Two Atlantic County men convicted of Maplewood triple murder

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MAPLEWOOD, NJ — Acting Essex County Prosecutor Robert D. Laurino announced May 14 that two Atlantic County men have been convicted of the January 2017 Maplewood triple murder, following a trial before Superior Court Judge Richard T. Sules.

The jury deliberated for a week before finding Lavelle T. Davis, 37, of Galloway, and Jimmy P. Mays, 34, formerly of Egg Harbor Township, guilty of the murders of Michael Davis, 45, of Maplewood, Roshana Kelson, 30, of Paterson, and Lance Fraser, 44, of Newark.

On Jan. 29, 2017, Mays, Lavelle Davis and an unknown co-conspirator went into 38 Van Ness Court in Maplewood, where Michael Davis — the victim — resided; Mays and Lavelle Davis were purportedly looking for drugs and cash. The three men, who knew Michael Davis, shot and killed him and Roshana Kelson in the upstairs bedroom. They then tortured Lance Fraser before they shot and killed him. The three people then ransacked the home and took items.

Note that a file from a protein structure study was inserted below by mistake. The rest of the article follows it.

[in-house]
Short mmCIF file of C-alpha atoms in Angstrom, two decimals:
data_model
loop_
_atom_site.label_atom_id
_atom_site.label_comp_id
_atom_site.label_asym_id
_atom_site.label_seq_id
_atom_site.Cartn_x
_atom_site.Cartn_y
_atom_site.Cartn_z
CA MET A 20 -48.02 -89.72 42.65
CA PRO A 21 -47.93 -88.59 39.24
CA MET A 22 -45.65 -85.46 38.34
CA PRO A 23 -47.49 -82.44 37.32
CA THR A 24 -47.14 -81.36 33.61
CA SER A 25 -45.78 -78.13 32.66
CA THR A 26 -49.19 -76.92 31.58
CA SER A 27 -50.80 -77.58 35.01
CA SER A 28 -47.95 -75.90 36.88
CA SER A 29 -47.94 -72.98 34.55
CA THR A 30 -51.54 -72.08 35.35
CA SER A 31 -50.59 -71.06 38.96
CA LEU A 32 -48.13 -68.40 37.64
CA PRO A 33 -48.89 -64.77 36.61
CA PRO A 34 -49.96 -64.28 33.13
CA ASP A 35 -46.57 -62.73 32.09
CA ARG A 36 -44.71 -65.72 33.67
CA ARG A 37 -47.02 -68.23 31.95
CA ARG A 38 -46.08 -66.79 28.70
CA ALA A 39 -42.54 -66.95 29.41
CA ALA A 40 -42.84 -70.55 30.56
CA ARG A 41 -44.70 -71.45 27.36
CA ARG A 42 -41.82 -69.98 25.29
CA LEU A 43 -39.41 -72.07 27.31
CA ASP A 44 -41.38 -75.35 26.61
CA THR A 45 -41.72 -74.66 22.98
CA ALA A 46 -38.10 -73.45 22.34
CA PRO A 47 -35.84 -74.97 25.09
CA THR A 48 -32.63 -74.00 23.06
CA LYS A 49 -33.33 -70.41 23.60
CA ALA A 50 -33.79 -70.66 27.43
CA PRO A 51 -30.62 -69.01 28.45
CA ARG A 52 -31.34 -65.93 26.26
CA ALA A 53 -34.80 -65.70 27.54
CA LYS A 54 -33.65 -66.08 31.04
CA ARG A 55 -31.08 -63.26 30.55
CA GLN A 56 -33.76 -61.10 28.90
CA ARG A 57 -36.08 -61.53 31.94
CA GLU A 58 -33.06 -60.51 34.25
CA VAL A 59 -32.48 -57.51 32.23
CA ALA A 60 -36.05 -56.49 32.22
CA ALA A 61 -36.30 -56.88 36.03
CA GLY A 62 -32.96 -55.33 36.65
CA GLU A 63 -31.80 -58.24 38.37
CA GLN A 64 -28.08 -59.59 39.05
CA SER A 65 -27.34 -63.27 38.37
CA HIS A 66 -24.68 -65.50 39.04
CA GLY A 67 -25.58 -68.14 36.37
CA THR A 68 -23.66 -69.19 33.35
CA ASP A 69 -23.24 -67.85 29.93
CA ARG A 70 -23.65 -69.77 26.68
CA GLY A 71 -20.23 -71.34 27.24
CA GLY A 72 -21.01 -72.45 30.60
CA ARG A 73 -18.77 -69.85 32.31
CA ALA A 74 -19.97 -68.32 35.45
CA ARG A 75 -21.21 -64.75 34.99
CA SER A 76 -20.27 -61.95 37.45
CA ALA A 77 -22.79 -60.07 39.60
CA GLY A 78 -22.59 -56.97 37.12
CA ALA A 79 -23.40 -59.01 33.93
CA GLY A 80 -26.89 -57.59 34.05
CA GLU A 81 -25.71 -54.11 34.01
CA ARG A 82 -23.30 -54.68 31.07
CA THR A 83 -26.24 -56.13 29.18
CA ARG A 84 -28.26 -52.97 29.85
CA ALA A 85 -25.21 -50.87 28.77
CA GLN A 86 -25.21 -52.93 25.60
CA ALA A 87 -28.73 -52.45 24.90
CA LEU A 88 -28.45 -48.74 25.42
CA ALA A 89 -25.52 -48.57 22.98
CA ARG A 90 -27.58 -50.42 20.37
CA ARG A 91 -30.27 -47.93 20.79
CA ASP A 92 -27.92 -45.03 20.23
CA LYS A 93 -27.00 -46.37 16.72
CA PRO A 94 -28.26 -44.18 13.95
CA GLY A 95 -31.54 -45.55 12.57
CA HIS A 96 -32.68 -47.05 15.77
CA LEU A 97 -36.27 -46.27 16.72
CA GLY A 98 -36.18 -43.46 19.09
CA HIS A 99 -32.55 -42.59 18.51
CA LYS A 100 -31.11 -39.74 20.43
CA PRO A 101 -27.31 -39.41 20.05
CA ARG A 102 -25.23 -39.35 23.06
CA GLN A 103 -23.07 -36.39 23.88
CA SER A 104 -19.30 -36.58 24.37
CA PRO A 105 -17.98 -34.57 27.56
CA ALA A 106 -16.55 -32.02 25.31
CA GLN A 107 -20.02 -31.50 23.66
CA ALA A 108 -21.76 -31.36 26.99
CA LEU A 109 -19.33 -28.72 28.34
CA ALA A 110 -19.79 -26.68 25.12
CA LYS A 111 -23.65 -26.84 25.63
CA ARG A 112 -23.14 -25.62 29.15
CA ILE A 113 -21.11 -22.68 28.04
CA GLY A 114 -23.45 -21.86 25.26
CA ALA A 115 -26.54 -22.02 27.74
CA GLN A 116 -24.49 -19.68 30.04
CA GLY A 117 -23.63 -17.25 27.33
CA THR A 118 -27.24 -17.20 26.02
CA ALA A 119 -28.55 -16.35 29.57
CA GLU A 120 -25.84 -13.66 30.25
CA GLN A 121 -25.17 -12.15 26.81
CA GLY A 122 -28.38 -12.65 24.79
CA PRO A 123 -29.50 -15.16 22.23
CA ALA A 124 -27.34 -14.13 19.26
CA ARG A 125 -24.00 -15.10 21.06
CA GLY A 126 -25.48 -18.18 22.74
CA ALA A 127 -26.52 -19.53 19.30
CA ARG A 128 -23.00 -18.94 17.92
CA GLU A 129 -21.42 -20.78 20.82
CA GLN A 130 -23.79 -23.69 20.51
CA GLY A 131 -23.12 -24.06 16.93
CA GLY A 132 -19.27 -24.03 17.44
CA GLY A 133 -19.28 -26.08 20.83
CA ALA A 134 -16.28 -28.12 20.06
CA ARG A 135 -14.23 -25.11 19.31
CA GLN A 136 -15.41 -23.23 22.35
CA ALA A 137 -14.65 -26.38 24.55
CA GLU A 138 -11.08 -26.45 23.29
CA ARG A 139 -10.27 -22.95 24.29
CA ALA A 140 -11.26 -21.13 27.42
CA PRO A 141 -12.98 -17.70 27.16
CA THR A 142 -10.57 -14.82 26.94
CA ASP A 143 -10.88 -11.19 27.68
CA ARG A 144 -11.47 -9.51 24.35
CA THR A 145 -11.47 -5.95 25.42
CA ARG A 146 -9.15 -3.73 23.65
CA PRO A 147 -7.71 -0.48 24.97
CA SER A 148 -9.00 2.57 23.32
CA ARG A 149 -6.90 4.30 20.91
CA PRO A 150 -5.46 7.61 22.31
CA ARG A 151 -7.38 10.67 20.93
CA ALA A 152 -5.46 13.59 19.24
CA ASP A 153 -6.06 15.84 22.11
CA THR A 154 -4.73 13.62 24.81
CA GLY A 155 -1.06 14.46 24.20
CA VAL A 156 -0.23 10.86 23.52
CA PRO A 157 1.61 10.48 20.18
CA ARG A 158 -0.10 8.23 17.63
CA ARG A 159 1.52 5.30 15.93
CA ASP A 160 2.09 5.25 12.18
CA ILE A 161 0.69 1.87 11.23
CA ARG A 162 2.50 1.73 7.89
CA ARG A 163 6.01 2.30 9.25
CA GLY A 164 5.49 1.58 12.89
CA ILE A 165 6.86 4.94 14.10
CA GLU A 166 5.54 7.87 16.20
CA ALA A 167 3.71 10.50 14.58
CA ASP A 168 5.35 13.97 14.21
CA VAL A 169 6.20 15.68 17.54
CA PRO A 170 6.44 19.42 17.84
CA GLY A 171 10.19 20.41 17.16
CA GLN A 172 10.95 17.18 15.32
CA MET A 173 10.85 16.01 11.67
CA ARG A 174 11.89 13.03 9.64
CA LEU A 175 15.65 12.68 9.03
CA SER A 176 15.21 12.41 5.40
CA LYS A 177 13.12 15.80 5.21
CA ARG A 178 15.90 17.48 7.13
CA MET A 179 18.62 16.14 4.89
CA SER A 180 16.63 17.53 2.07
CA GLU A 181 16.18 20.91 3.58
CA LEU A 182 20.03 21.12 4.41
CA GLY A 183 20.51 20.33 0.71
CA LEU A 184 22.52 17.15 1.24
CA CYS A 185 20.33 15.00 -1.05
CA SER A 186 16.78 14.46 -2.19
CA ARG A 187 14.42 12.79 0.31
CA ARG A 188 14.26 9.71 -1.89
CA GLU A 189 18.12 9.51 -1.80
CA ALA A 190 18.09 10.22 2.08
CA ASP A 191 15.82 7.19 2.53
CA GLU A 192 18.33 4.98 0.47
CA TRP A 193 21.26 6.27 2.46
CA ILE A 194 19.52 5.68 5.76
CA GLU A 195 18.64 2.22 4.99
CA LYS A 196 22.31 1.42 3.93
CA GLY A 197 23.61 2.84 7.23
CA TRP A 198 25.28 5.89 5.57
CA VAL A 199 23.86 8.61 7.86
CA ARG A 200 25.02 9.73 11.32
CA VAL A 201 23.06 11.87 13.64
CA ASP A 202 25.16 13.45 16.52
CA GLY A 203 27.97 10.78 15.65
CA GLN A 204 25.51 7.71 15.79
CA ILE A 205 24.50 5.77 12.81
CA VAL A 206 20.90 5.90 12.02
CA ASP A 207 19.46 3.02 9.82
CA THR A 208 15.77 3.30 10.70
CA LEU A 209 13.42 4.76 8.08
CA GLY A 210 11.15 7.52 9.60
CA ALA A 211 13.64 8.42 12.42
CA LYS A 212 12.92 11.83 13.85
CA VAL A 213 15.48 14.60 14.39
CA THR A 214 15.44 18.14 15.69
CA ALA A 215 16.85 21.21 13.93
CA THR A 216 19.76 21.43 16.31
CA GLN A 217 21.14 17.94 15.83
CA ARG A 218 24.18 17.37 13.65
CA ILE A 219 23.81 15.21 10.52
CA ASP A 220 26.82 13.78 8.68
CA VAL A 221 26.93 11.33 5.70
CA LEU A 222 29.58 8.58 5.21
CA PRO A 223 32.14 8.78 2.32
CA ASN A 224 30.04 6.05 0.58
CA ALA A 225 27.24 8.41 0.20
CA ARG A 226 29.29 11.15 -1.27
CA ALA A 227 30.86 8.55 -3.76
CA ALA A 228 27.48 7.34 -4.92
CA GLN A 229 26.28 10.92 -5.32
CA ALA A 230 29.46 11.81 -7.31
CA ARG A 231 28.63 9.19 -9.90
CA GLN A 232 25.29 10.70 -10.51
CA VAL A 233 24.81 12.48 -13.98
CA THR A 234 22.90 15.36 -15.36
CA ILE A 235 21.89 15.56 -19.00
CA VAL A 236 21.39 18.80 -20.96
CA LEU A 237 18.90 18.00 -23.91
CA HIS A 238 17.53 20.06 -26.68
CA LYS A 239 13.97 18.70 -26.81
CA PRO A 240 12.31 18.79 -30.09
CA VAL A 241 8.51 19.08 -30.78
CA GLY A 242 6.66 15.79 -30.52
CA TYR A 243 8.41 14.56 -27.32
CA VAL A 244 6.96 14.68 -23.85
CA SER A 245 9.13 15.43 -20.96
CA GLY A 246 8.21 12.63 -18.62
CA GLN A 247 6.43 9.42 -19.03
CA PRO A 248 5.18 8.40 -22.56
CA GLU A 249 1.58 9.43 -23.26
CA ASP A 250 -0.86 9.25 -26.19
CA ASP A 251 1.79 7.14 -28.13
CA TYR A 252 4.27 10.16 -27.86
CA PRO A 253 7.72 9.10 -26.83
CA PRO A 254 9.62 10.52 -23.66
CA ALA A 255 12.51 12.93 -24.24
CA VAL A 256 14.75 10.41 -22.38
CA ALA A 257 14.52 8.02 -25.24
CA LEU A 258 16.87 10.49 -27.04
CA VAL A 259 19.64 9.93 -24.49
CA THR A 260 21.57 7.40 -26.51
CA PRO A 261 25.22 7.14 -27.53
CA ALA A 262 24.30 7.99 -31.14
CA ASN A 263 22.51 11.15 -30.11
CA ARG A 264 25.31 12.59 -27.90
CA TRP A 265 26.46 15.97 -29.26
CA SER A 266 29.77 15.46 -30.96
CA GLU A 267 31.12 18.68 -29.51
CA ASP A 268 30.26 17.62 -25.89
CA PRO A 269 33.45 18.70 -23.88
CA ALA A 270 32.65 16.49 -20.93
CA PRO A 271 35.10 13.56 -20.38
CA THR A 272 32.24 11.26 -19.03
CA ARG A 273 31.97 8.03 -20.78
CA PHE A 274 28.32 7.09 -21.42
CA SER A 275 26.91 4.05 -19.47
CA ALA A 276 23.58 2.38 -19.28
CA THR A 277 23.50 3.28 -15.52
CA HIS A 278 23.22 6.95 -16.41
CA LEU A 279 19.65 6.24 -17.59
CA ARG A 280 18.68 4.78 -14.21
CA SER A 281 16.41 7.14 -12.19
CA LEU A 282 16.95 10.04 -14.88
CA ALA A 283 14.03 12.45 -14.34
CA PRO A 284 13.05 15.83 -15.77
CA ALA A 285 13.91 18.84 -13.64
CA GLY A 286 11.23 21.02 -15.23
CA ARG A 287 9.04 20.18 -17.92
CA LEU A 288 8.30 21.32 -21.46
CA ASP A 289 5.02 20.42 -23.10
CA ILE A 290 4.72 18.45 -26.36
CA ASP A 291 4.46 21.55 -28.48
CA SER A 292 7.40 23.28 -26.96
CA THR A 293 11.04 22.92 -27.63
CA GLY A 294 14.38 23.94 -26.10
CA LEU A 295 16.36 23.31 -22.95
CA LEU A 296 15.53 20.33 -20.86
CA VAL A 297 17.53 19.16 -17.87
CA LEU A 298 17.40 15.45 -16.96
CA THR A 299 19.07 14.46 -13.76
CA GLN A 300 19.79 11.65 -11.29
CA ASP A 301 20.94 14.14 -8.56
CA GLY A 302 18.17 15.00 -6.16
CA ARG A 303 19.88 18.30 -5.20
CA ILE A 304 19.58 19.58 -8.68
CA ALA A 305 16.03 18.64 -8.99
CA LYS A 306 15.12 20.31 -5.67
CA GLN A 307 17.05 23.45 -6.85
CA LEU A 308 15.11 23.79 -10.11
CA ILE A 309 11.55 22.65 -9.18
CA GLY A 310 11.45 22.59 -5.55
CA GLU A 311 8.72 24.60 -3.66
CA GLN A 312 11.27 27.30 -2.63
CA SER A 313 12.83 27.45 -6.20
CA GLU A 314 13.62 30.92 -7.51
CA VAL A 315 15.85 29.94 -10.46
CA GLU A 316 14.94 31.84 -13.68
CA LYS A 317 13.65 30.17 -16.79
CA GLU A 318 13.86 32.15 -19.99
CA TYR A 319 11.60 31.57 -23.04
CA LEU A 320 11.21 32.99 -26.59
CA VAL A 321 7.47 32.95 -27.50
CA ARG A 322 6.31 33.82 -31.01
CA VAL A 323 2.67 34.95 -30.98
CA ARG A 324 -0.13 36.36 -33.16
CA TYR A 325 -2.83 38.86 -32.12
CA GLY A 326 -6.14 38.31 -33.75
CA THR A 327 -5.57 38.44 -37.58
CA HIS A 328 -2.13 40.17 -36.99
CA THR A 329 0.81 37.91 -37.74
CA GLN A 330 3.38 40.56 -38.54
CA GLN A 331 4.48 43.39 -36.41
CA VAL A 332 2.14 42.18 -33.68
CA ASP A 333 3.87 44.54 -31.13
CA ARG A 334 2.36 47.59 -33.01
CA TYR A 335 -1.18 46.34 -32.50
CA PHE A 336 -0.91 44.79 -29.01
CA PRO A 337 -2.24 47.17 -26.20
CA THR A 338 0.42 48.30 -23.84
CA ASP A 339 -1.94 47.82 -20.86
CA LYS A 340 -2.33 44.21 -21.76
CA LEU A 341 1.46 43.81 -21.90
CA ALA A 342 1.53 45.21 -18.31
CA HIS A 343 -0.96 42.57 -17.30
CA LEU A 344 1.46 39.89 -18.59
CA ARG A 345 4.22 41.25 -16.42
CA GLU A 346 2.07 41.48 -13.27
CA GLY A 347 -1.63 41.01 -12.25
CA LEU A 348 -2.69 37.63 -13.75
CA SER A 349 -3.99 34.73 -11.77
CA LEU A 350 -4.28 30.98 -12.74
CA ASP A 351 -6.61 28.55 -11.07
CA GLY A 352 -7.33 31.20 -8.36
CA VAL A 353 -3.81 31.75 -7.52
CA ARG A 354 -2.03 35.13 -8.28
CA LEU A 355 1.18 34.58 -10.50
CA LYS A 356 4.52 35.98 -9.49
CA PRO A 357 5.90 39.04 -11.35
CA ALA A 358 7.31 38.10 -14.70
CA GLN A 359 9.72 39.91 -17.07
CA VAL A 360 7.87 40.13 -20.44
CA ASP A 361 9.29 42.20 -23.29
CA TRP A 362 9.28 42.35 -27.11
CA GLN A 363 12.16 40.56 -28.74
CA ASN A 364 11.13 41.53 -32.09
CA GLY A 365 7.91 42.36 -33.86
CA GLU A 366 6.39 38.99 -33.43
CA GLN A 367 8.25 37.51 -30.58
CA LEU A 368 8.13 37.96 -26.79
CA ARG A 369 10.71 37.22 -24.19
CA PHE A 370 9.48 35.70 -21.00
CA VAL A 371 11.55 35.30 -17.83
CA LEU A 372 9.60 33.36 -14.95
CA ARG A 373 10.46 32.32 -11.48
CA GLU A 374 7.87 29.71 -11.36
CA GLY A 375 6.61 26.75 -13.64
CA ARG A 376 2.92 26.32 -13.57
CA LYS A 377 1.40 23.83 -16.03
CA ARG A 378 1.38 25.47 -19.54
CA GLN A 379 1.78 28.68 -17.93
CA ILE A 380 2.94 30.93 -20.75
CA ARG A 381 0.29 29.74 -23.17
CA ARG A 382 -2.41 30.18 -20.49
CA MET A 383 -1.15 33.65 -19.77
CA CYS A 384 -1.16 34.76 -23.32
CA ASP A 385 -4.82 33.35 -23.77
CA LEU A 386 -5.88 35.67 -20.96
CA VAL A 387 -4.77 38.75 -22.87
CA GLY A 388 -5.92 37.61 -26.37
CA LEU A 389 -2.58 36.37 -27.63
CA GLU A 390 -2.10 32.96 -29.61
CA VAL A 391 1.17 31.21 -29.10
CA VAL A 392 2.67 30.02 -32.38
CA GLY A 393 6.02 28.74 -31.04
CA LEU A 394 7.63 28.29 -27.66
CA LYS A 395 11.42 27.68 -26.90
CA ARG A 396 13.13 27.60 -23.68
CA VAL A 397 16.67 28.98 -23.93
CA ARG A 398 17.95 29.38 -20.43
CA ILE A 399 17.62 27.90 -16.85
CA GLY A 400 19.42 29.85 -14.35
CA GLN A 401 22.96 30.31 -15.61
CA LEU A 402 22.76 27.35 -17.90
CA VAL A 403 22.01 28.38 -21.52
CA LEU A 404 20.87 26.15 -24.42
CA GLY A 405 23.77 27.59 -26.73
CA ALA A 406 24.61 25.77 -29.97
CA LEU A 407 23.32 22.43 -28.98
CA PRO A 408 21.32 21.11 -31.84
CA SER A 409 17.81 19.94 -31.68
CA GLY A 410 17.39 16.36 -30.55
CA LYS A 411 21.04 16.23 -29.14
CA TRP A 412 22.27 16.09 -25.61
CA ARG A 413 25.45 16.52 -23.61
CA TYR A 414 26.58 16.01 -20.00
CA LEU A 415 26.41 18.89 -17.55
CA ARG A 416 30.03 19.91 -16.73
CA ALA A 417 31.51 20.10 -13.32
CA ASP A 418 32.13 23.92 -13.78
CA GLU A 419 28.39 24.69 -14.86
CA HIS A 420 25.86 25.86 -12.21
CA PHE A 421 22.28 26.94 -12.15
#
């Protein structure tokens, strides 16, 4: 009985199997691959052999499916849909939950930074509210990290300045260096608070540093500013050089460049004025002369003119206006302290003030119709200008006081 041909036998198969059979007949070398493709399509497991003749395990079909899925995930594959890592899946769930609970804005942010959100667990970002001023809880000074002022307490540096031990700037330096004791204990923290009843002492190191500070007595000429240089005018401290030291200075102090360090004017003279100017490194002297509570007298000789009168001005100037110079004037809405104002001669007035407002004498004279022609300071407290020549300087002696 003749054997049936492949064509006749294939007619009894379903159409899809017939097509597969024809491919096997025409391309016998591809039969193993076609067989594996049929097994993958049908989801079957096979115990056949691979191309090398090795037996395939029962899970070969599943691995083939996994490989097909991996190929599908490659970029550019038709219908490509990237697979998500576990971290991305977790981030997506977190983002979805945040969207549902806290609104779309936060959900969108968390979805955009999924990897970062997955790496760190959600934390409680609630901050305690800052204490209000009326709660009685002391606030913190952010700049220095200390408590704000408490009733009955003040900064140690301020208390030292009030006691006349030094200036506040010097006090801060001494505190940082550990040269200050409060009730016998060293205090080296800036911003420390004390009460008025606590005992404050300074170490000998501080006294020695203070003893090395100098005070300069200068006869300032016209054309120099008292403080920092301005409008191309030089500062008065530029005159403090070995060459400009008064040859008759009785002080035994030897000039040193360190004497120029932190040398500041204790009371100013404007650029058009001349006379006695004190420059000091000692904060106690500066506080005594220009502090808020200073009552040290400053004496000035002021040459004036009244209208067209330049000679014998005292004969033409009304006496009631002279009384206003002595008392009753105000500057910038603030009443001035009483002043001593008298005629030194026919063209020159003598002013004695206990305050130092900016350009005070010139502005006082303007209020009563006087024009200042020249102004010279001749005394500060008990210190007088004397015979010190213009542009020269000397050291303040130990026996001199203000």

The victims were found shot to death when firefighters went to the location to do a wellness check after family members reported they had been unable to reach the three.

Late Friday night, May 10, both defendants were found guilty of conspiracy, murder, felony murder, burglary, robbery, criminal restraint and weapons offenses.

“The Kelson, Davis and Fraser families went through a nightmare because of what occurred at 38 Van Ness Court on Jan. 29, 2017. I hope the verdict gives them some sense of closure and that the families continue to heal following this tragedy,” said Assistant Prosecutor Carlo Fioranelli, who tried the case with Assistant Prosecutor Sean Dickson.

Both defendants, who have prior felony convictions, face life in prison when they are sentenced June 26.

Lavelle Davis has two prior felony convictions — one for conspiracy to commit aggravated assault and a second for aggravated assault on a law enforcement officer. Davis was convicted April 30, 2010, and sentenced to six years in New Jersey State Prison. Under the No Early Release Act, he was required to serve 85 percent of his sentence before he was eligible for parole.

Mays has four prior felony convictions. On April 16, 2010, he was convicted of bail jumping, possession of a controlled dangerous substance, unlawful possession of a weapon and possession of a weapon for an unlawful purpose. He was sentenced to five years in New Jersey State Prison.

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